If you haven't played around with firebug before - or even used firefox, it would be a good thing to explore if you are a web developer. Of course this is a very general article but it will cover some of the uses that I have for firebug on a regular basis. This article also assumes you have read some of the firebug instructions.
I use this a large amount of the time when working on the design and layout of a website. It is especially handy when working on projects you have no previous knowledge of.
The typical way to test for design bugs would have been:
view the source until you find the spot you think the element is
add a coloured border to the css to double check that was the correct element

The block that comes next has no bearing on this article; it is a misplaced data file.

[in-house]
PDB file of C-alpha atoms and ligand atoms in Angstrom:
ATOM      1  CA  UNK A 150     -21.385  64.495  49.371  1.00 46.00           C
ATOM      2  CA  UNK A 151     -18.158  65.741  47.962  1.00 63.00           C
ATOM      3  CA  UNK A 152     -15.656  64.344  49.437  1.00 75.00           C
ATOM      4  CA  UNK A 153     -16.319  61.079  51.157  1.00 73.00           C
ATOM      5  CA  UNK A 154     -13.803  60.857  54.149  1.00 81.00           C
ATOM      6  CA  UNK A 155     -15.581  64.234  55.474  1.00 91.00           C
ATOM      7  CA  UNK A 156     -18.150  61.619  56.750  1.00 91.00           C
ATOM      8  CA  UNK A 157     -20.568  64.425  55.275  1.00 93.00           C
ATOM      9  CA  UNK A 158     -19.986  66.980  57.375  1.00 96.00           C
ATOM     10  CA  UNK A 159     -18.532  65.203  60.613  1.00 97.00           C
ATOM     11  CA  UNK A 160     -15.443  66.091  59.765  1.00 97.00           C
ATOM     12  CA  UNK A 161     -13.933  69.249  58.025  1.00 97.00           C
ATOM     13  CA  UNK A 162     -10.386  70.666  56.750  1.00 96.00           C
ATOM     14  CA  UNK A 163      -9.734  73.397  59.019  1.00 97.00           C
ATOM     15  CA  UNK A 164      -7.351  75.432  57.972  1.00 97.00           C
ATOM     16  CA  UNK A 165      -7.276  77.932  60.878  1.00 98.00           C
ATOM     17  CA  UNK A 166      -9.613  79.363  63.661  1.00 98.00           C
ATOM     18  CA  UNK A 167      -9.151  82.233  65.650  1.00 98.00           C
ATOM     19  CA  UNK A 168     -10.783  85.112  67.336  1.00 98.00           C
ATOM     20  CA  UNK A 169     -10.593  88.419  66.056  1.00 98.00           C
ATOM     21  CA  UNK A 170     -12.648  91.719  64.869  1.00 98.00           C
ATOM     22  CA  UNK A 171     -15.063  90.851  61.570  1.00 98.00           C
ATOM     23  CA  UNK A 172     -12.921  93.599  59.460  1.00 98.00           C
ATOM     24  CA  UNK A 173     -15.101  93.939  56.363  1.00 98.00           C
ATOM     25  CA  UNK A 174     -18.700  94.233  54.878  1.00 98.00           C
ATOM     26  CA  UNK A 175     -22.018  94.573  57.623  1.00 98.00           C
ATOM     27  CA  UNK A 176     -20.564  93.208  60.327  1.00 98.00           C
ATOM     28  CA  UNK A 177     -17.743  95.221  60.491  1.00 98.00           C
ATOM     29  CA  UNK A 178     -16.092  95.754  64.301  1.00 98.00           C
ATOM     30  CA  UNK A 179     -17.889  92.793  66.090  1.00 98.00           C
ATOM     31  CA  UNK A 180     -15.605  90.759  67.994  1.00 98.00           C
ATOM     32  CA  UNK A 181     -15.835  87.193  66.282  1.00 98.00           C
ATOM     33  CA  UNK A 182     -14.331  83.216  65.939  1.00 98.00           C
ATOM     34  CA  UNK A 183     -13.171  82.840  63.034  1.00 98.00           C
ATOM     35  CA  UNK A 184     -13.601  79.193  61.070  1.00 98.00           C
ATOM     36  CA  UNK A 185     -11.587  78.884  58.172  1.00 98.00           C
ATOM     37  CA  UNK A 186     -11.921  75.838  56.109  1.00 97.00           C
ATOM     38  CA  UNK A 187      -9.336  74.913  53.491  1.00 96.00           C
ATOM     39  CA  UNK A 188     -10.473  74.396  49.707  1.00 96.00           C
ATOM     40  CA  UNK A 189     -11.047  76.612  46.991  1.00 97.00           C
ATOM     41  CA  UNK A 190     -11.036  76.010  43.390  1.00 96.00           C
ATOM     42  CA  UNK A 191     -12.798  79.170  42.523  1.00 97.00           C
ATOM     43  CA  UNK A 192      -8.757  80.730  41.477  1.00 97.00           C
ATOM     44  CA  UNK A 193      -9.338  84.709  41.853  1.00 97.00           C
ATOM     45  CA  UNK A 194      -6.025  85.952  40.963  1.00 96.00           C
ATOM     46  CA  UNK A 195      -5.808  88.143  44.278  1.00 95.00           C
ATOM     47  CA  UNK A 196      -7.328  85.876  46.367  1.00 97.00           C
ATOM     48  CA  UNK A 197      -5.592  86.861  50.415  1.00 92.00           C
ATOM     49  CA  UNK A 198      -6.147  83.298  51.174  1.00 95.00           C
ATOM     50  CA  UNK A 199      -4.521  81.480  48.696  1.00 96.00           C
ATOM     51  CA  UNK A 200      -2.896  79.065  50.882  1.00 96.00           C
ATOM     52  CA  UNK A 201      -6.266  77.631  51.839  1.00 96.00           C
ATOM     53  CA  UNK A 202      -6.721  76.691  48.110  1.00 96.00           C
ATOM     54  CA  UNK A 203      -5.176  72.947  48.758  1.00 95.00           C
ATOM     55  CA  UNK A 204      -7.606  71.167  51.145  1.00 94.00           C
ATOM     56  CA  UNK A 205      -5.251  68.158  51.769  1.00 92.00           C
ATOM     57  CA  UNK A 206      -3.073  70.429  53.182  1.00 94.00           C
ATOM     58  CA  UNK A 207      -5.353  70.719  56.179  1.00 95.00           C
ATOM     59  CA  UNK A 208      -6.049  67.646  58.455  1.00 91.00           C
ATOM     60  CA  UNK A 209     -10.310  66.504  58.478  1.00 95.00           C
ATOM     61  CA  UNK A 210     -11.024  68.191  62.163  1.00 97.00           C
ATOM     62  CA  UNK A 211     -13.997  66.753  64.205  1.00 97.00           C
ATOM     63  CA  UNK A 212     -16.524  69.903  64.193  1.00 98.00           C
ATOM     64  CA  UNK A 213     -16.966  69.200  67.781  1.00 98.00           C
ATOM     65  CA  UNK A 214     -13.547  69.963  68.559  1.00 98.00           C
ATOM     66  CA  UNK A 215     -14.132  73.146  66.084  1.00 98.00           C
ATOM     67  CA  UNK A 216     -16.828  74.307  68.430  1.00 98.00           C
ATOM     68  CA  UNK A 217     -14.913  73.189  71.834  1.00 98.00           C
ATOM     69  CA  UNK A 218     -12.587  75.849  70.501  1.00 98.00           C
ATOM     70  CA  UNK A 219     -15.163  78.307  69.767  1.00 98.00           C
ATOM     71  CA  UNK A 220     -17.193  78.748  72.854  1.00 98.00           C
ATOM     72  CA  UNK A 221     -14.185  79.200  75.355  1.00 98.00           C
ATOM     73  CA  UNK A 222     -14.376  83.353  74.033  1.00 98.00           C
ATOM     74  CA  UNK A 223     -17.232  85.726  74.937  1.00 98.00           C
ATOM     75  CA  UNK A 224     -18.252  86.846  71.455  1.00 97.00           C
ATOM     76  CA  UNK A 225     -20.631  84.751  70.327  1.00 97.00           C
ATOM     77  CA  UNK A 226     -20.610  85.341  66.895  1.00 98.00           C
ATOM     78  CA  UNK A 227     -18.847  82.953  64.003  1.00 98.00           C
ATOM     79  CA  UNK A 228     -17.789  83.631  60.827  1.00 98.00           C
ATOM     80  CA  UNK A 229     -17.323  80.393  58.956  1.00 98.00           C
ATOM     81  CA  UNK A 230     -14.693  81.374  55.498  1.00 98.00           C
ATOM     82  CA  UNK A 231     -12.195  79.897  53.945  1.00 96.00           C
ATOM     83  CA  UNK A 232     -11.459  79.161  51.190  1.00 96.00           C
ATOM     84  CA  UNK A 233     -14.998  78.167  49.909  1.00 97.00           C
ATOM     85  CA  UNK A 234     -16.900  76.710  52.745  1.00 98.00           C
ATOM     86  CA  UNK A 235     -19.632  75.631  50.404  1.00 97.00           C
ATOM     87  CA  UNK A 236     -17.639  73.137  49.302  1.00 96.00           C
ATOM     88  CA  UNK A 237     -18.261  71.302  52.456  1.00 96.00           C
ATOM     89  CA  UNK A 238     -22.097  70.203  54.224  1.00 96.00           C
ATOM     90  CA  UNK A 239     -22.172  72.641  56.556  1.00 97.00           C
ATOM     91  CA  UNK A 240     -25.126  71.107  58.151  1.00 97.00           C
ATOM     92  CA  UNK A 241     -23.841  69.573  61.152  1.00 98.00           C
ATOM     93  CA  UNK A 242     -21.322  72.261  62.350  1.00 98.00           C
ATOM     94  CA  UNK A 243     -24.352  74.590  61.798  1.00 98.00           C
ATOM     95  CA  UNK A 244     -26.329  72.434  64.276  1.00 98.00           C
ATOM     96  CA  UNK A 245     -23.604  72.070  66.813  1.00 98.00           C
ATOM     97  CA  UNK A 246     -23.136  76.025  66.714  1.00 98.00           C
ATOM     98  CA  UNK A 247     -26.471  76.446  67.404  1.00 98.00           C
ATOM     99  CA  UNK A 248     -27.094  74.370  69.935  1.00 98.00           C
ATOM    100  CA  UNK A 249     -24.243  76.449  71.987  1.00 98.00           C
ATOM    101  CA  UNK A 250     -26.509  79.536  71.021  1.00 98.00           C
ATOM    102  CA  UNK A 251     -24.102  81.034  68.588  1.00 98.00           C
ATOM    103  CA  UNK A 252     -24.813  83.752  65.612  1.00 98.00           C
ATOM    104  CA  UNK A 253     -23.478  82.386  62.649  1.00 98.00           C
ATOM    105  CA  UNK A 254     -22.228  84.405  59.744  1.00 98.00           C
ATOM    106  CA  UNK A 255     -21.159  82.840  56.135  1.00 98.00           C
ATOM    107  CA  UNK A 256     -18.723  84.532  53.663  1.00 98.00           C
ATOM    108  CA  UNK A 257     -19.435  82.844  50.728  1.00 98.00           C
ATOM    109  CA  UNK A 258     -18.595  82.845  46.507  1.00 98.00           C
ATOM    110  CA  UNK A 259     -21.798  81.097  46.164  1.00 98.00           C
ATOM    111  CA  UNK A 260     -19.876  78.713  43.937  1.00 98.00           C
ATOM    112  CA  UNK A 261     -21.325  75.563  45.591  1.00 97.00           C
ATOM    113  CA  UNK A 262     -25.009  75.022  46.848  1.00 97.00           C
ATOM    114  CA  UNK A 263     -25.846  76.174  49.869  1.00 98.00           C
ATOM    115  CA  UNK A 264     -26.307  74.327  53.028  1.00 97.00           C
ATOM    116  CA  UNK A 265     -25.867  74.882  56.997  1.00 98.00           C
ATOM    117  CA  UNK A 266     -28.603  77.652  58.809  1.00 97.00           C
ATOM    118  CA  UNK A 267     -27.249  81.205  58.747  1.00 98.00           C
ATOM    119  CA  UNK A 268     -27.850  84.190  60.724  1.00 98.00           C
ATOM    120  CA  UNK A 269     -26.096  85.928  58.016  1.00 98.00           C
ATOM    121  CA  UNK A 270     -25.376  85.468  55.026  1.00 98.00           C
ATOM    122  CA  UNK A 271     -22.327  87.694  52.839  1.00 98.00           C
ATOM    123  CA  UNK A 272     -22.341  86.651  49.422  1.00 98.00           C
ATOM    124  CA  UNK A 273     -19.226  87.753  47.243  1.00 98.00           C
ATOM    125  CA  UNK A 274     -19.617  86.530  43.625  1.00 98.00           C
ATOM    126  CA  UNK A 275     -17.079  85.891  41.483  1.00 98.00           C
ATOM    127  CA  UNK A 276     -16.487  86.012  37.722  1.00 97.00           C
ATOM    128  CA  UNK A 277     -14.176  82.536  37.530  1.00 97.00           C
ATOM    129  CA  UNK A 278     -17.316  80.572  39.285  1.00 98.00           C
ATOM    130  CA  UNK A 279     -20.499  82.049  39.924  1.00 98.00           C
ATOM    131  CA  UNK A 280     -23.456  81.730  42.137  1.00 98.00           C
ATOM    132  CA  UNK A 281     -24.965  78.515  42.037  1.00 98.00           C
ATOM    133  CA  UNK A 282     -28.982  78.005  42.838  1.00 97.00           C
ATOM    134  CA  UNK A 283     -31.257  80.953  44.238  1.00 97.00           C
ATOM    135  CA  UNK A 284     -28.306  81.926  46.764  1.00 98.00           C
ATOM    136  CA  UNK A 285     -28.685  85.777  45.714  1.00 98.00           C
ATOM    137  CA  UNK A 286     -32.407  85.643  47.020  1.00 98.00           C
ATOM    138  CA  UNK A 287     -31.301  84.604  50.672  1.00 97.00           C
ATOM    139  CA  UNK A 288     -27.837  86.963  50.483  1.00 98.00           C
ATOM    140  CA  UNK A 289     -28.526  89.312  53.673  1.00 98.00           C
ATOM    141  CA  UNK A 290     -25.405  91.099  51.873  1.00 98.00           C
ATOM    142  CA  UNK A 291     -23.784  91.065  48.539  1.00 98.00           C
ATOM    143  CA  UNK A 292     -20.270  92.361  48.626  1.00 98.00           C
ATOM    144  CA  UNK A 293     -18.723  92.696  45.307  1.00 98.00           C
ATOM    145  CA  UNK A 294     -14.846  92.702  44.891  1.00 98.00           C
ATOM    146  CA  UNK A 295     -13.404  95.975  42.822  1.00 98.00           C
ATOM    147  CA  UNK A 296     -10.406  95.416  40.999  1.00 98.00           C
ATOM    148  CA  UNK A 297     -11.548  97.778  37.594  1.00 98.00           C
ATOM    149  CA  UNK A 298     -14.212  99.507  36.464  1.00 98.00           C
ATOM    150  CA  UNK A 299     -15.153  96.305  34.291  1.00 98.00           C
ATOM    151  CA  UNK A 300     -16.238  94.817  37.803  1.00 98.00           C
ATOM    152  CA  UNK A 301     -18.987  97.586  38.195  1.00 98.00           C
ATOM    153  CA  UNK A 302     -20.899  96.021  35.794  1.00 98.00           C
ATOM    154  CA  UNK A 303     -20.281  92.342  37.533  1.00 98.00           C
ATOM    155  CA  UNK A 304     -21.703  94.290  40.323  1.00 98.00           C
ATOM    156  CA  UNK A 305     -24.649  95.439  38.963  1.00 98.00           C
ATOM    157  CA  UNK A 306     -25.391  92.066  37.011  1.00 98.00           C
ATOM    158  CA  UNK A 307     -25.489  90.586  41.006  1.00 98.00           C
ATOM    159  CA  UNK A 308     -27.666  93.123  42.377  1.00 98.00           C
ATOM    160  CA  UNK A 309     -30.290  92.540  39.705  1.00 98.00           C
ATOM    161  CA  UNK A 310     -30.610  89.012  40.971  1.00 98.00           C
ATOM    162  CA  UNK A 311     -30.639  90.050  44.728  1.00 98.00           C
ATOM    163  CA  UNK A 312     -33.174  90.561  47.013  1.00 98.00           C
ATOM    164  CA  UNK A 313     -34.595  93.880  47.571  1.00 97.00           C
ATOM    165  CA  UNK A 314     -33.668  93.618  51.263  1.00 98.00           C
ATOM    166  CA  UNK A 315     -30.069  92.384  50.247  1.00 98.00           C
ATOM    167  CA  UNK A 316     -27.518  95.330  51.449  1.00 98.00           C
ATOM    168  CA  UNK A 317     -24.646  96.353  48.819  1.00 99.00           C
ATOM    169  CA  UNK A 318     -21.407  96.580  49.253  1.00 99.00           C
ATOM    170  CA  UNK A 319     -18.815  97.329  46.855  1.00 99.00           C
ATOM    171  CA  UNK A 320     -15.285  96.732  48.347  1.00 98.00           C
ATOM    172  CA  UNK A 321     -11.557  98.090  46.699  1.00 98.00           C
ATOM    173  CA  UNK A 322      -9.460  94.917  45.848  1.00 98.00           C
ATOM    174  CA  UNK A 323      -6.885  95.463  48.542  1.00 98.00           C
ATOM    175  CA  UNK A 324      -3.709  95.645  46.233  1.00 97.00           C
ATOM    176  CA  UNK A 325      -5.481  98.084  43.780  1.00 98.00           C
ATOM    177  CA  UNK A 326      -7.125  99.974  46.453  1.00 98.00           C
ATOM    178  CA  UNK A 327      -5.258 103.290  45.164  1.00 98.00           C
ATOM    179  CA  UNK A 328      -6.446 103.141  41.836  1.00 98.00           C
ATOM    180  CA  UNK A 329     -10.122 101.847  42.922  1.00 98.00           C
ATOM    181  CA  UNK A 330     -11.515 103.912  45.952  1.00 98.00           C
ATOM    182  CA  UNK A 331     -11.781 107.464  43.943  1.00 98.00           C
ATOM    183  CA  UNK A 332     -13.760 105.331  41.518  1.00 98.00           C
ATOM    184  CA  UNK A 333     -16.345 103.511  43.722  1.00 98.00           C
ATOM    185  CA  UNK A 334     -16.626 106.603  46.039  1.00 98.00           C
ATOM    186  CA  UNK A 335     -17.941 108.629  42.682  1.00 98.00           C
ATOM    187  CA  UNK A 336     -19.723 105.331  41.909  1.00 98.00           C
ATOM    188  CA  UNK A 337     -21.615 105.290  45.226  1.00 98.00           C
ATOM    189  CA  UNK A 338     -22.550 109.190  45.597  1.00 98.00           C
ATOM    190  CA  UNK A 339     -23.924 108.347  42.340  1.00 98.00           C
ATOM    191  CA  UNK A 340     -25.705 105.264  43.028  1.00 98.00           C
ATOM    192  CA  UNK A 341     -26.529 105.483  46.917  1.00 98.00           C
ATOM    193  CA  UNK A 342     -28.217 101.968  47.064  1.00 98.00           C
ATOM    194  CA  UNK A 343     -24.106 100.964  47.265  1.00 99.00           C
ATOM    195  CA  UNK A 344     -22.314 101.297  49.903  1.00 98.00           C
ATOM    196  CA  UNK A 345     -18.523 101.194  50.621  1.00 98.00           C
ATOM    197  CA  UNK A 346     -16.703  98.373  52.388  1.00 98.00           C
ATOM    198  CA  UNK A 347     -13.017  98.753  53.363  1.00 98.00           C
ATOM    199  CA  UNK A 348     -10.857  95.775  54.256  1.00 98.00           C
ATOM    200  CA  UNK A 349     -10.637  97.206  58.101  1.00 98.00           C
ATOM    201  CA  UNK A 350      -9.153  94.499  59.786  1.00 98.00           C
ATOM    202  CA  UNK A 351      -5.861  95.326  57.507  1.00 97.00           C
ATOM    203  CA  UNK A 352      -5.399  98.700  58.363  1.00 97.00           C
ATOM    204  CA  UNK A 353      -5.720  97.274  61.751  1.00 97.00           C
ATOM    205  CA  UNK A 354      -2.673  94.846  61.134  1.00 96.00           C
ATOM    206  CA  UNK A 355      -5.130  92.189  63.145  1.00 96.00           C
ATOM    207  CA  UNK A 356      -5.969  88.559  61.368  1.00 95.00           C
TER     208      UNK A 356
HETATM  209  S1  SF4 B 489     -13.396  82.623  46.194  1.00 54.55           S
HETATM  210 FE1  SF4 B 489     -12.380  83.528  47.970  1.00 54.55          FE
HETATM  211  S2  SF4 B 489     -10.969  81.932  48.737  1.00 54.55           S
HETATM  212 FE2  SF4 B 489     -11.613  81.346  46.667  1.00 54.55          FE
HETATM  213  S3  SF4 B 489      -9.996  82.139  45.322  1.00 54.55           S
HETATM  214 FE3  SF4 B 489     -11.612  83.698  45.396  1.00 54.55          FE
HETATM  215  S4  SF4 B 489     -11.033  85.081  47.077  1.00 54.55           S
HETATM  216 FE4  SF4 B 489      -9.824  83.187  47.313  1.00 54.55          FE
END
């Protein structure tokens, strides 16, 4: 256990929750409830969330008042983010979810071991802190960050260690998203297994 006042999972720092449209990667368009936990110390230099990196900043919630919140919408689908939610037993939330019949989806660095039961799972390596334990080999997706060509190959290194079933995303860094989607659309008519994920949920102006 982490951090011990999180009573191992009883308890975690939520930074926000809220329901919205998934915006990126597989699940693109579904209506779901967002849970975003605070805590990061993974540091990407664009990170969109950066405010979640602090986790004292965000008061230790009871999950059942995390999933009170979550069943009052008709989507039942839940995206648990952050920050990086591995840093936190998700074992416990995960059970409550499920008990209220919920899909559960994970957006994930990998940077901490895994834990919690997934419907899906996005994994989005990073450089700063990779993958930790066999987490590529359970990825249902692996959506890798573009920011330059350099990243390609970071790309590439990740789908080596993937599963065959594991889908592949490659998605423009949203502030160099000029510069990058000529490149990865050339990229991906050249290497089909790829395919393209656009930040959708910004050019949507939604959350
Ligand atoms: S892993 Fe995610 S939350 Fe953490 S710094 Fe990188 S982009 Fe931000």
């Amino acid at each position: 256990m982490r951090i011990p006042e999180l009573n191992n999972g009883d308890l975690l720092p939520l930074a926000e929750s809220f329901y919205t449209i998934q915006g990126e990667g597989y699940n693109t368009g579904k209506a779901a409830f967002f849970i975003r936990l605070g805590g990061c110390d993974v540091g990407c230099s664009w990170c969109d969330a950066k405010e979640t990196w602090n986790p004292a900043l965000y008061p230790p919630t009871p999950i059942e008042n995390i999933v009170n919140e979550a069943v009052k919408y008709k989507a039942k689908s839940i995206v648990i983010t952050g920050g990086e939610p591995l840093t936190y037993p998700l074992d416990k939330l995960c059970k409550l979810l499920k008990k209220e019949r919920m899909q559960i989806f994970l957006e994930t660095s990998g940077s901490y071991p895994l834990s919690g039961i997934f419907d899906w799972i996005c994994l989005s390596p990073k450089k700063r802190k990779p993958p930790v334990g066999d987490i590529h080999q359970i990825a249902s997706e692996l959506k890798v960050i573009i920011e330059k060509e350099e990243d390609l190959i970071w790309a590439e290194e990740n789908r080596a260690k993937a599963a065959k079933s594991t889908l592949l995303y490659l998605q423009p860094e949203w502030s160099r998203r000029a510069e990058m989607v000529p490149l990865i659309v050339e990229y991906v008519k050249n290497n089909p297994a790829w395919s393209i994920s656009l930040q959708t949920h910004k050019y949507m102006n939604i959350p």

then apply you fixes refreshing the page everytime a change is implemented
Now using firebug html tab and inspector:
inspect the element directly - which then shows you the source and the css applied to the element as well as highlighting the padding and margins of the element.
using the html tab and css view next to it you can
Add/edit/delete values directly and see it happen on the fly
Add/edit/delete attributes on the element and also see it happen on the fly
<form id="main_form" method="post"></form>
//test if prototype running $('main_form') //run that in the console
//test if jquery is running $('#main_form') //run that in the console
The command that returns a form element is the library that is running on that element.
You can use console.log() over the alert() function to display outputs while debugging. The console also shows when ajax calls are run including the paramaters sent, data returned and the header status; which are all important when debugging ajax.
F12 will load/close the firebug window or tab depending how you set it up. (Windows machine)